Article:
We’ve all been to the doctor and signed a myriad of consent forms. Unfortunately, they are still shaped like a TOS for a credit card. Most of the time, you have no clue what you are signing, and in the case of Peter Drier, you are depending on the doctors to look after your best interest.
The New York City resident had researched his insurance and understood he was in for some hefty medical bills, but knew the doctors he met would accept a fraction of the medical bill. $56,000 from the Lenox Hill Hospital in Manhattan, $4,300 from the anesthesiologist and $133,000 from the orthopedist who was performing the three-hour neck surgery.
His herniated cervical discs had to be repaired, and he had an understanding that the $133,000 would be whittled down to a fraction of what the bill laid out.
Then came the bill that blindsided him. A $117,000 bill from an assistant neurosurgeon that Peter never met. How comforting. Every surgery I’ve had, I have met everyone before going in. This is beyond disconcerting that an assistant neurosurgeon effectively ‘drives-by’ and assists on a patient they never met.
The main problem with this, is you have doctors performing on patients without prior consent. It isn’t unusual for doctors to bring in outside help, but the reasoning is clear. Money. These doctors are primarily out of network. That equals an incredible amount of charges. Up to 40 times what an in-network doctor can charge.
Notice the assistants fee is nearly that of the orthopedist? That’s no accident. It is an end around of the current health insurance landscape. The Affordable Care Act is turning out to be not so affordable if you accidentally go out-of-network. The drive-by doctoring is contributing to the $2.8 trillion in nation’s health costs.
The rash of out-of-network charges has caused insurance companies to take up cases of patients. You know it’s bad when an insurance company is calling foul.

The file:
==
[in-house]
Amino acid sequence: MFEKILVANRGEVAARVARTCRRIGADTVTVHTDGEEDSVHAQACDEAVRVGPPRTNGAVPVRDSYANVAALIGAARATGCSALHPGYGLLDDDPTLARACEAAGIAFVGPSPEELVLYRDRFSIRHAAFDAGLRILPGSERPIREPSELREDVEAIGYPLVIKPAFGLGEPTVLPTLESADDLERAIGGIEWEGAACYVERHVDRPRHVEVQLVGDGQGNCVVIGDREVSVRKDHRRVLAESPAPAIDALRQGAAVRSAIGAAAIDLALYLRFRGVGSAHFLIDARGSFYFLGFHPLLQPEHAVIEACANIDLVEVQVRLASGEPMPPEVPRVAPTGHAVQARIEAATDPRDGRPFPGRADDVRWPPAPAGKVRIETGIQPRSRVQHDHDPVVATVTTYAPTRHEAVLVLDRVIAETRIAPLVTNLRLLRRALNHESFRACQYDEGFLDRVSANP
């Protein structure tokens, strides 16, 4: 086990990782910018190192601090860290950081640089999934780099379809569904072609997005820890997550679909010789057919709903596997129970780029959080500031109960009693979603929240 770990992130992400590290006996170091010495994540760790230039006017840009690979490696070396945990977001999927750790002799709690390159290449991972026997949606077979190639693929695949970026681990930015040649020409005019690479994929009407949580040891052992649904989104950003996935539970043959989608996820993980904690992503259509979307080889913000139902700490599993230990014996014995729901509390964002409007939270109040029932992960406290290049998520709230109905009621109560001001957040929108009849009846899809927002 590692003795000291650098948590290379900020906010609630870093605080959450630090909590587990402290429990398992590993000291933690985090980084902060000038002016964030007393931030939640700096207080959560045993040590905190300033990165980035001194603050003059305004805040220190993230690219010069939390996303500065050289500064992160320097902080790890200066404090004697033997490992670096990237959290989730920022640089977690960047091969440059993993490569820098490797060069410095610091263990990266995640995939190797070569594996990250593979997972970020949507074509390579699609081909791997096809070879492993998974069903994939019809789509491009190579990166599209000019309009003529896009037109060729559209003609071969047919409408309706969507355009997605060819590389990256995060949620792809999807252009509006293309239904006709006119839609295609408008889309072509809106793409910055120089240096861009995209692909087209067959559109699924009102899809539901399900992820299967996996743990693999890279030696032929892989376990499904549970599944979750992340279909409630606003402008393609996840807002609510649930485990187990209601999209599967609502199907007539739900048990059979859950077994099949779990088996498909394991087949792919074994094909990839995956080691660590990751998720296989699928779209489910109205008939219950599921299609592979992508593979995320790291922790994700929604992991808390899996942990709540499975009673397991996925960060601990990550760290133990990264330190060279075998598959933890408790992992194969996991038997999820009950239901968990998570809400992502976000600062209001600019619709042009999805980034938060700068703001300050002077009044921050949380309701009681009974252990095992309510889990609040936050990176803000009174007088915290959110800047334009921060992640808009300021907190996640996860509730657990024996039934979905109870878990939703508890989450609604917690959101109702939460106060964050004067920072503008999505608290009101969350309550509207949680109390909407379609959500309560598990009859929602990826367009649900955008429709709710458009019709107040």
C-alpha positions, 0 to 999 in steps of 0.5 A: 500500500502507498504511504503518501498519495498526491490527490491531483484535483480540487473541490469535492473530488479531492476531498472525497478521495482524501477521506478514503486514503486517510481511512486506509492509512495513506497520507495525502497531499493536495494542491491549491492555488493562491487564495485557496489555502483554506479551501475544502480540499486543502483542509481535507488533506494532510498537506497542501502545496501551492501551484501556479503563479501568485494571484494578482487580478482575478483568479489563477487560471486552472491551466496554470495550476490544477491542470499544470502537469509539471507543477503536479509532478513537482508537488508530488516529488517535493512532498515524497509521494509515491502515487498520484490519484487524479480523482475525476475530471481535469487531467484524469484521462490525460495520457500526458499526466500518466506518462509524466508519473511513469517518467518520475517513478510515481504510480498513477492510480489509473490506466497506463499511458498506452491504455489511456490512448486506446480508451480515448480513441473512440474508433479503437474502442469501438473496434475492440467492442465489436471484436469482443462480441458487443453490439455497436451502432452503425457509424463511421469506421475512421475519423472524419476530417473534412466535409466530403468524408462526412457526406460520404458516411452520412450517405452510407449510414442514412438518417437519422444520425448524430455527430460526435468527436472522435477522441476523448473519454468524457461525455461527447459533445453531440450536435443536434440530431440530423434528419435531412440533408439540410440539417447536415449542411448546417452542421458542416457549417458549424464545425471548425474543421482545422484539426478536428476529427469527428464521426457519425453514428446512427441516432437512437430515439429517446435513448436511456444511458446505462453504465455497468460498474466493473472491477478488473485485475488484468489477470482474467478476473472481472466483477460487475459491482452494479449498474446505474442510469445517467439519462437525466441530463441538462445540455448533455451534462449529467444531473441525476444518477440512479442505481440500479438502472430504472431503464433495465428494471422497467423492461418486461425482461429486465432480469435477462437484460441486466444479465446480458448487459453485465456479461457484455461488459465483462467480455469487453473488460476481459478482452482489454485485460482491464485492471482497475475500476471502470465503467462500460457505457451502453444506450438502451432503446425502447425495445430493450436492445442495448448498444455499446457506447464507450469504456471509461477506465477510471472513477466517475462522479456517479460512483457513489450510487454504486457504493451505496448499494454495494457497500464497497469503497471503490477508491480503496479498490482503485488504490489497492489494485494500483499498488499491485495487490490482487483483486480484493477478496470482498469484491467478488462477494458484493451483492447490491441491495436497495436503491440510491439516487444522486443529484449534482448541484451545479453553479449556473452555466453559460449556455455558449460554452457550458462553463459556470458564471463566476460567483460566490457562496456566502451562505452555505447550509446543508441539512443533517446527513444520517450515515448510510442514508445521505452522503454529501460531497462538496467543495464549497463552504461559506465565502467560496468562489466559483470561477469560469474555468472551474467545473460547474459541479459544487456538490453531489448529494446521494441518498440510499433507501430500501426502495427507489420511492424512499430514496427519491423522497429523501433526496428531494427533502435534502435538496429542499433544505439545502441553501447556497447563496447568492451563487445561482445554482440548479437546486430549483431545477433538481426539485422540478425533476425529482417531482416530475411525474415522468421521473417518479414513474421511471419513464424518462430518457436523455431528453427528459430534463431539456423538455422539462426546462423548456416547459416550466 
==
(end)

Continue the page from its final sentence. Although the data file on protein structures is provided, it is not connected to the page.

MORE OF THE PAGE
The issue? Financial concerns. That’s the new age way of saying lobbyists are halting any fixes in the system. The ACA may have opened up insurance to more patients, but it also closed off numerous paths to care for patients. Increased premiums and less care, what’s not to love?
Currently, there are no laws on the books to force hospitals to join an in-network system to provide doctors, labs and other diagnostic tests. In Mr. Drier’s case, he complained to Aetna, his provider. The insurance company agreed that it wasn’t his responsibility, but still cut the check to the assistant.
All this does is encourage the practice. It isn’t just surgeries. Many ERs now are staffed by contractors who bill separately. So you roll into the ER for an emergency and it turns out you have a line of contractors who are going to load you down with medical bills.
How to fix the system? The Affordable Care Act needs safeguards in place to prevent this type of abuse. Patients have rights, and this is a blatant attempt at a money grab. Like all government programs, people are always looking for a way to skirt the law to line their pockets. It’s not only dangerous, but wildly unethical.
Read the full piece at the New York Times.